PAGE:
Brussels-London Relationship Talks on Thin Ice
Europe

Brussels-London Relationship Talks on Thin Ice

London-EU relationship talks after Brexit are facing a difficult struggle while the Coronavirus continues to spread in Britain and Europe, killing nearly 110,000 people.

The European Union and the United Kingdom agreed on Monday to call for progress in their ongoing negotiations to determine their future relationship after Brexit, following a long hiatus due to the Covid-19 epidemic that threatens the possibility of an agreement by the end of December.

The negotiation teams met, headed by the French, Michel Barnier on the European side and his counterpart David Frost on the British side, via video conference Monday evening.

After a first round of talks in early March, negotiations were suspended for six weeks. The emerging Corona virus weighed on the course of the talks. It first hit Michel Barnier, then David Frost, before it hit British Prime Minister Boris Johnson, who is currently recovering after being taken to hospital where he was placed in intensive care for days.

“We expect new, constructive talks, aimed at making progress by June,” said a spokesman for the British government.

“We must make progress in all areas. Our goal is to achieve tangible progress by June,” Barnier declared, in a tweet.

Despite the confusion caused by the epidemic, Britain, which emerged from the European Union on January 31, rejected on Monday any extension of the transitional period until after the end of December, increasing the risk of not reaching an agreement regulating the future relationship between the two parties.

The International Monetary Fund Director, Kristalina Georgieva, called for the extension of the deadline, stressing that the “increased uncertainty” caused by the health crisis should be avoided.

Fabian Zoeleg of the European Policy Center confirms that “technical” restrictions on CCTV negotiations and “potential economic repercussions” of failure to reach an agreement “strongly favor the extension”, especially as failure appears to lead to the most Brexit scenario. That is, exit without agreement. “

The shock of the epidemic adds to a fundamentally difficult process in which the two parties were unable to settle their differences on future relations at the conclusion of the first round of talks.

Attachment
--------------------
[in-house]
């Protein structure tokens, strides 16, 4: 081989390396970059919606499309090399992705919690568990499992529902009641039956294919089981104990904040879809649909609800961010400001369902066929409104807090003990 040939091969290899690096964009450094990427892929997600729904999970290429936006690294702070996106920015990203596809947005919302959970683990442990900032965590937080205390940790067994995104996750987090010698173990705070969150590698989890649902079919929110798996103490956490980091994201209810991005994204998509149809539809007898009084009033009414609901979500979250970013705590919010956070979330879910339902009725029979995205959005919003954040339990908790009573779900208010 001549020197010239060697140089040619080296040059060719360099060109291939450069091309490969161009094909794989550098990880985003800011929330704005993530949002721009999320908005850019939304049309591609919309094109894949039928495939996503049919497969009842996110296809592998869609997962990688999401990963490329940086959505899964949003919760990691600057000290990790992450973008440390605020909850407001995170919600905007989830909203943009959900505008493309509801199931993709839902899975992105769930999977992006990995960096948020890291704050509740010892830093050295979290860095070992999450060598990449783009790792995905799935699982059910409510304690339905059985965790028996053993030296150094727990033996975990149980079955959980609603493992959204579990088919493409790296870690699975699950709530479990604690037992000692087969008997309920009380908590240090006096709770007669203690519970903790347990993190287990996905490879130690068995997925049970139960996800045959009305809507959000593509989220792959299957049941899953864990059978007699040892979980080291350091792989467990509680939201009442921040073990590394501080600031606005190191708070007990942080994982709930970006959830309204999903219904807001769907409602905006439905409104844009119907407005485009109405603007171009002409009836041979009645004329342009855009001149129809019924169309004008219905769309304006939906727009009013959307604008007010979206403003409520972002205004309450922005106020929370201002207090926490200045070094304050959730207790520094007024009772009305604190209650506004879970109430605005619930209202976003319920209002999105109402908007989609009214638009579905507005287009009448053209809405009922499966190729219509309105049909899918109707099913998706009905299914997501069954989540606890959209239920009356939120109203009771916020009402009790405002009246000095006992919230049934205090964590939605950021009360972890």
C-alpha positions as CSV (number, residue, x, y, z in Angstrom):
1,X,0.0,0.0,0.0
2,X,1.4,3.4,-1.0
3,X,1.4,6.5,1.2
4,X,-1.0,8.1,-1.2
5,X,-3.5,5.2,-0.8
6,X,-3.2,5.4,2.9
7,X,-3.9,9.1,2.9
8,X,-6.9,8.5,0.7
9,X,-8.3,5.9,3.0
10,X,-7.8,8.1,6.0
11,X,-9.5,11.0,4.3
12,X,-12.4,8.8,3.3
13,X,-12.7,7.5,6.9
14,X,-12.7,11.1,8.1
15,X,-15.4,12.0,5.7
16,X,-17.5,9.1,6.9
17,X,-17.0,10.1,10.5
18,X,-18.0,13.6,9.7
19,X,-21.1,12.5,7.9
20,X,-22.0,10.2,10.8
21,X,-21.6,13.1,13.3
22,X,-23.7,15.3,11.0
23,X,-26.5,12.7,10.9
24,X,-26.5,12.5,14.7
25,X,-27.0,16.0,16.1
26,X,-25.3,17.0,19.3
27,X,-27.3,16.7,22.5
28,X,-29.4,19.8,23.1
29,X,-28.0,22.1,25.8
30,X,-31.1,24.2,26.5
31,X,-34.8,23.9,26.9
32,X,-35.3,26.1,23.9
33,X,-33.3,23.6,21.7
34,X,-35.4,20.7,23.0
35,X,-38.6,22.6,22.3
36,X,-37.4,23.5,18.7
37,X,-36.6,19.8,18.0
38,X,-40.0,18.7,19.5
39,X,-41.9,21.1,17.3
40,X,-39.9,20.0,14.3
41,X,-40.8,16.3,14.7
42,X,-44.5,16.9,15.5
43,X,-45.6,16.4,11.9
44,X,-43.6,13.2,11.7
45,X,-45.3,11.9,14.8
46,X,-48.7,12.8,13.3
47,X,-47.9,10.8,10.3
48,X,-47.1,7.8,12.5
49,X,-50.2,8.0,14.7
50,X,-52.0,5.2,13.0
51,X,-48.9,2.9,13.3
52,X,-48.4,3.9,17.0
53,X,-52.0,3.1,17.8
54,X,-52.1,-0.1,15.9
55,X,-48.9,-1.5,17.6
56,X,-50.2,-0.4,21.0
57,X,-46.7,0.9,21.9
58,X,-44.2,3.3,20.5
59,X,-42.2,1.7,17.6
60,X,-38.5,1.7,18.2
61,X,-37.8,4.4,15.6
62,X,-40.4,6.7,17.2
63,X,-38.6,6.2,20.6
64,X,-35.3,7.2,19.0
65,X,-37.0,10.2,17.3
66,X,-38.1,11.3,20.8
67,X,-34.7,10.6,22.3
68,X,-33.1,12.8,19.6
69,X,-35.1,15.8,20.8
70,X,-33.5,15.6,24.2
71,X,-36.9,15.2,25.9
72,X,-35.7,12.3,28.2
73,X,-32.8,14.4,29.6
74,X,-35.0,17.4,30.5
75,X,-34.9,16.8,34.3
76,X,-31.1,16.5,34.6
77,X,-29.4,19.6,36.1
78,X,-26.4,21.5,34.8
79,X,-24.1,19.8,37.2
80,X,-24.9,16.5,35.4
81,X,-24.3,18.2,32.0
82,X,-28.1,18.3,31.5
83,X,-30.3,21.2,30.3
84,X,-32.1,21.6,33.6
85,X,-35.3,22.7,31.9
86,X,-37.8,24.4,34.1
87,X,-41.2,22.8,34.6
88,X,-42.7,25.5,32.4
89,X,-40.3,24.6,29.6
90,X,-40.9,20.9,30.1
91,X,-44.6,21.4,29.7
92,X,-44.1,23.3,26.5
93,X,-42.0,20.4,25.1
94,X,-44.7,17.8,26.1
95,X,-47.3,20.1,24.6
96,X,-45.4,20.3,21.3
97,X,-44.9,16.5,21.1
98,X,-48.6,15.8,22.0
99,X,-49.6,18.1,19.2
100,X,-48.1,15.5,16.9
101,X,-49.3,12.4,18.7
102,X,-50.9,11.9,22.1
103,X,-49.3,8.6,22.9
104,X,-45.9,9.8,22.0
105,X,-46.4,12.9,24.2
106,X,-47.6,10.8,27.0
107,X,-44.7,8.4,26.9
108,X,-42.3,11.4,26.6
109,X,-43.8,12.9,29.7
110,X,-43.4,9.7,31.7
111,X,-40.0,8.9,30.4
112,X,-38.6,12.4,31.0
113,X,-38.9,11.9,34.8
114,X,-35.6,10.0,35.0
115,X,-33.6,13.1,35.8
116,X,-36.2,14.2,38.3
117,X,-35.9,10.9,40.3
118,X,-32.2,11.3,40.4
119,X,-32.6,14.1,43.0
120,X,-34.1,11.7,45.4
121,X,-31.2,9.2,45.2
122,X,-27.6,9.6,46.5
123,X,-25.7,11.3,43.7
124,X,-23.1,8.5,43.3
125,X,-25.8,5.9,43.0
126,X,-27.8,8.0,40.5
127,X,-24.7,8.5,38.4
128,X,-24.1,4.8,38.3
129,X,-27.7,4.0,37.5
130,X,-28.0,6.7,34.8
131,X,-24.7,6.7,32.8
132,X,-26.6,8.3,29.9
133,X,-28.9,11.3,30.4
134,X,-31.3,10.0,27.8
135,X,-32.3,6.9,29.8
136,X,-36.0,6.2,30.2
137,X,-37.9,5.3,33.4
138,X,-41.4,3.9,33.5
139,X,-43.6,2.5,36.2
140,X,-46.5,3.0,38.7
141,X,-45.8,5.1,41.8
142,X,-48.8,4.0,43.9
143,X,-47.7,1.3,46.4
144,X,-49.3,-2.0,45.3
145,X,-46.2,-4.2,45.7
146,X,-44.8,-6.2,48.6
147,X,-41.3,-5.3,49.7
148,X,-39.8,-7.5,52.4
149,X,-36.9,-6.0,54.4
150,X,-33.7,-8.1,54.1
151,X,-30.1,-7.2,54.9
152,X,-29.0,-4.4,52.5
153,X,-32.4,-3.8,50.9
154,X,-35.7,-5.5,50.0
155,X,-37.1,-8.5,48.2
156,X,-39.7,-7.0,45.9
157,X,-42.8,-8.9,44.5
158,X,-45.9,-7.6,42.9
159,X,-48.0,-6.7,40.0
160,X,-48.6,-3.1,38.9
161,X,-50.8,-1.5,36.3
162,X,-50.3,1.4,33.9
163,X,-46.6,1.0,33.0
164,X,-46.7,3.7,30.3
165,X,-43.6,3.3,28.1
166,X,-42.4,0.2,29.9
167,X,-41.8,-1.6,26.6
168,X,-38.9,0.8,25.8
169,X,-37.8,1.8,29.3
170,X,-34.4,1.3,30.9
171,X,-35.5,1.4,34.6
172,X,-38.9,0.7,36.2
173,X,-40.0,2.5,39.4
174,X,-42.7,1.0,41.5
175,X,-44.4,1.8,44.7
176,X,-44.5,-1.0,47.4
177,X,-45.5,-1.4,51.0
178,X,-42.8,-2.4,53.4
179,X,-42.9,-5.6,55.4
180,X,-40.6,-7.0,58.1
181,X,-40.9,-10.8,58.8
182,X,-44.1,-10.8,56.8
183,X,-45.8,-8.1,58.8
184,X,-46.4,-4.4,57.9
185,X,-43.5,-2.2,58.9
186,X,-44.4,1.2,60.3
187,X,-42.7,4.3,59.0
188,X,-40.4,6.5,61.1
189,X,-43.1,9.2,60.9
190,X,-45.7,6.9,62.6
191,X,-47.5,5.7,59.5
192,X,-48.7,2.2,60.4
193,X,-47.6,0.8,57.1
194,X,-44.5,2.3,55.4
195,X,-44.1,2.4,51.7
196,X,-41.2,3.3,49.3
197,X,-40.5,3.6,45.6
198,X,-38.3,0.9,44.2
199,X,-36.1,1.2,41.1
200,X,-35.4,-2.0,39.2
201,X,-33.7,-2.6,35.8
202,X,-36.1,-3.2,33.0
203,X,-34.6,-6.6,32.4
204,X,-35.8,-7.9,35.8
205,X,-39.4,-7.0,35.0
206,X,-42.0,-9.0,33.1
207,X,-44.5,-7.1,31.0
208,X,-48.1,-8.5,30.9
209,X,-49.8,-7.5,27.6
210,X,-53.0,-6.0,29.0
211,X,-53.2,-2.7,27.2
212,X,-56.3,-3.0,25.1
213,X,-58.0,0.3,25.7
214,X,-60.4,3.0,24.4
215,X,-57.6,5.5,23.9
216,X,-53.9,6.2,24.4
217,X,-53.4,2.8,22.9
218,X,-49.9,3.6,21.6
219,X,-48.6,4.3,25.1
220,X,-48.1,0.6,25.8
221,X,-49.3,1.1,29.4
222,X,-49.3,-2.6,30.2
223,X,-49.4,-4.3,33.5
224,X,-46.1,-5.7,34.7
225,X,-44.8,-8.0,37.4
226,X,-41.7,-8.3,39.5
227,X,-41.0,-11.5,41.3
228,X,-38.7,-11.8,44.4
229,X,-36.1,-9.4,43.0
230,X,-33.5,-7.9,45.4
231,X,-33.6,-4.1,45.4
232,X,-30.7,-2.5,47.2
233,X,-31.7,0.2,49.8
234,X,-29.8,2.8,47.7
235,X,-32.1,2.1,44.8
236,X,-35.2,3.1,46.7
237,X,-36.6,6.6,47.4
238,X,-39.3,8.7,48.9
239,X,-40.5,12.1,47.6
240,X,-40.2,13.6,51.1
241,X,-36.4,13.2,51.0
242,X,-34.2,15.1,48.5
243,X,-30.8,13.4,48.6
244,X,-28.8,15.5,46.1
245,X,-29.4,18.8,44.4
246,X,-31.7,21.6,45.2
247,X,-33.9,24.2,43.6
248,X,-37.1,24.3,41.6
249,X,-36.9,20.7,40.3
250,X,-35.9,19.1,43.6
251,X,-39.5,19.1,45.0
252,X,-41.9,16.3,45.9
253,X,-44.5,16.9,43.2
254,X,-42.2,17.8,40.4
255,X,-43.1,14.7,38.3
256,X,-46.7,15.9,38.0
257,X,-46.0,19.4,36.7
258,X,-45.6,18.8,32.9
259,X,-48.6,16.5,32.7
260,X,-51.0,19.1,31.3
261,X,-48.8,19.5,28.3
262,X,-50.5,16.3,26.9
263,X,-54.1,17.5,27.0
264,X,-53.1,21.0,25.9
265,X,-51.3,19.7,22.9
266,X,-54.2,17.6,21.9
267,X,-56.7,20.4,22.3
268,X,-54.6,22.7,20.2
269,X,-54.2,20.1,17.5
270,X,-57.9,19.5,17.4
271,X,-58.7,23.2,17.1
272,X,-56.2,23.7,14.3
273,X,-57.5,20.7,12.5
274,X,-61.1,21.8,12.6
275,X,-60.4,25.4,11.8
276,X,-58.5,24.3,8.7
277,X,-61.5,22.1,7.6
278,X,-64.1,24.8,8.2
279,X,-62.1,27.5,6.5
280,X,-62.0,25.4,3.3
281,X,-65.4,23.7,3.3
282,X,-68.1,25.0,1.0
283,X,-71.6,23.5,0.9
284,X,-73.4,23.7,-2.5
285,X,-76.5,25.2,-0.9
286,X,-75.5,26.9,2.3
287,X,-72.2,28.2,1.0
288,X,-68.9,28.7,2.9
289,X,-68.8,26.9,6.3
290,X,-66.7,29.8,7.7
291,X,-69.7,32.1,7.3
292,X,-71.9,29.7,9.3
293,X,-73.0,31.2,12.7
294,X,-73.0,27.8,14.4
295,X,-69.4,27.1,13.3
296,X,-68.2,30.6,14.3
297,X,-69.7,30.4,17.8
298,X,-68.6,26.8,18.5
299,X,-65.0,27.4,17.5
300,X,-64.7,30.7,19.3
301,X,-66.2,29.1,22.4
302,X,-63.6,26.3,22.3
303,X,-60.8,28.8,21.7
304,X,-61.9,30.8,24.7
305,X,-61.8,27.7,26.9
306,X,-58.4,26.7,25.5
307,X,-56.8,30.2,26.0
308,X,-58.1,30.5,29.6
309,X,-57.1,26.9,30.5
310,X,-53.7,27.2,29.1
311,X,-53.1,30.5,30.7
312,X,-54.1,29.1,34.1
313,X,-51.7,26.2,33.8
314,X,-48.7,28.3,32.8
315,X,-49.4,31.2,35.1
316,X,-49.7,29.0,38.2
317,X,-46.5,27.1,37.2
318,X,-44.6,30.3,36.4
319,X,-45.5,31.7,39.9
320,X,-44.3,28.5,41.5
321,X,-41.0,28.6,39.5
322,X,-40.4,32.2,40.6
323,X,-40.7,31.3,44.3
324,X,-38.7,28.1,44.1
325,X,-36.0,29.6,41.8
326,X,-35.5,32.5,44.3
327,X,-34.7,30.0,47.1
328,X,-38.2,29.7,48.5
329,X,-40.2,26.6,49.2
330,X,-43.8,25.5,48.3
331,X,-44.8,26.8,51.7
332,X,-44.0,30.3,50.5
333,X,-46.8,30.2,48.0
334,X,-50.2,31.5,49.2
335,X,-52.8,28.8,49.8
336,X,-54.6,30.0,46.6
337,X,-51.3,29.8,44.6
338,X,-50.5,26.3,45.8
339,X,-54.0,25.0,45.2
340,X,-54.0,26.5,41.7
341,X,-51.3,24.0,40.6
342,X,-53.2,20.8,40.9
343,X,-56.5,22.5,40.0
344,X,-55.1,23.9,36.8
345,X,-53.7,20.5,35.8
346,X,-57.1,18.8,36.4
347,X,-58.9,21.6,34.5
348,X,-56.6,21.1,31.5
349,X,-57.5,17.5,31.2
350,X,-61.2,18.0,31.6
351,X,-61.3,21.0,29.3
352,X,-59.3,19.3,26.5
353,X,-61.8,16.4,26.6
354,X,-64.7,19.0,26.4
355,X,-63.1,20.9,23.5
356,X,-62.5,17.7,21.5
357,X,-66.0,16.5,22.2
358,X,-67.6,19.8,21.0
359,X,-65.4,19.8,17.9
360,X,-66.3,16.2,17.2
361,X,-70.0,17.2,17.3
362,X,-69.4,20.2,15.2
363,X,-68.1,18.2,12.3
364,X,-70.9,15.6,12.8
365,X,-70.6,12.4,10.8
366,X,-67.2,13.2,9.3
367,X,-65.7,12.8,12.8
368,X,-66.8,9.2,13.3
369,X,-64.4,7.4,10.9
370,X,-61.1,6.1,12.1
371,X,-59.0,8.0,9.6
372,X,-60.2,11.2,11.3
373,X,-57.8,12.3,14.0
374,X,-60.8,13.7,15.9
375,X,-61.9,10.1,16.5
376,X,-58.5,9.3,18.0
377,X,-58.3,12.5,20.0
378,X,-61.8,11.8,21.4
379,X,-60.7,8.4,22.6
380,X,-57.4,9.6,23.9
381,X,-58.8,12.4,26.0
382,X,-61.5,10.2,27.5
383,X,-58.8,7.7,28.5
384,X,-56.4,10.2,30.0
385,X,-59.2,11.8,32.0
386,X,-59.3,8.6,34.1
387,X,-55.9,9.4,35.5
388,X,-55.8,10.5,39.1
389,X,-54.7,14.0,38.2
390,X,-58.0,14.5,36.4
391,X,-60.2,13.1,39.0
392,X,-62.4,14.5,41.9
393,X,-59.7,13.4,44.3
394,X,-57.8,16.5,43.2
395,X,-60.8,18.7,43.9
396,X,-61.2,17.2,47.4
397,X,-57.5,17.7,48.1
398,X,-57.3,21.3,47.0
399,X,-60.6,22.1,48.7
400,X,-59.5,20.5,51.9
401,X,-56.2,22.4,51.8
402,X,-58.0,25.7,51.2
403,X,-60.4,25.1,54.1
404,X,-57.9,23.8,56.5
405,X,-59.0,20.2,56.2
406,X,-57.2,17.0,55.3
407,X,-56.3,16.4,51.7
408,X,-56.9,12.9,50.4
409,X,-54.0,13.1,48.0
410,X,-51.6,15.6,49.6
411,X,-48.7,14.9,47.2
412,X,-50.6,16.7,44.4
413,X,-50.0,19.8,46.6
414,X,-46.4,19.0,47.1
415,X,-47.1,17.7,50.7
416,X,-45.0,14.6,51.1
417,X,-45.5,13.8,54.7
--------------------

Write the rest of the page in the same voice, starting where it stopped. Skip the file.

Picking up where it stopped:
The first issue in dispute is that the British want several agreements (trade relations, fishing) while the European Union wants an agreement in order to advance all issues simultaneously.

For Brussels, there will be no partnership if the issue of fishing is not settled in a “balanced” manner, a subject that threatens to escalate the dispute, as it is considered essential for several member states, especially France and Denmark.

However, the Europeans did not receive the British text on fishing on Monday morning, according to the European source.

The second issue in dispute is the terms of competition that the European Union wants “transparent and fair” to prevent the emergence of an informal economy at its gates. And such conditions require respecting common standards in the fields of economy, labor, environment and taxes in particular, which London rejects, adhering to “control of its own laws.”

“We do not yet know which direction the Europeans and the British will take,” said Eric Morris of the Schuman Foundation. “All data has changed and we do not yet know how it will stabilize by the end of June.”

The two teams will continue their talks this week, with Michel Barnier showing what was reached at a press conference Friday at the conclusion of this second round. The next rounds of negotiations will take place in May and then in early June.

About Author

Amina Souafi Amina Souafi is an Associate Editor for The World Reviews.


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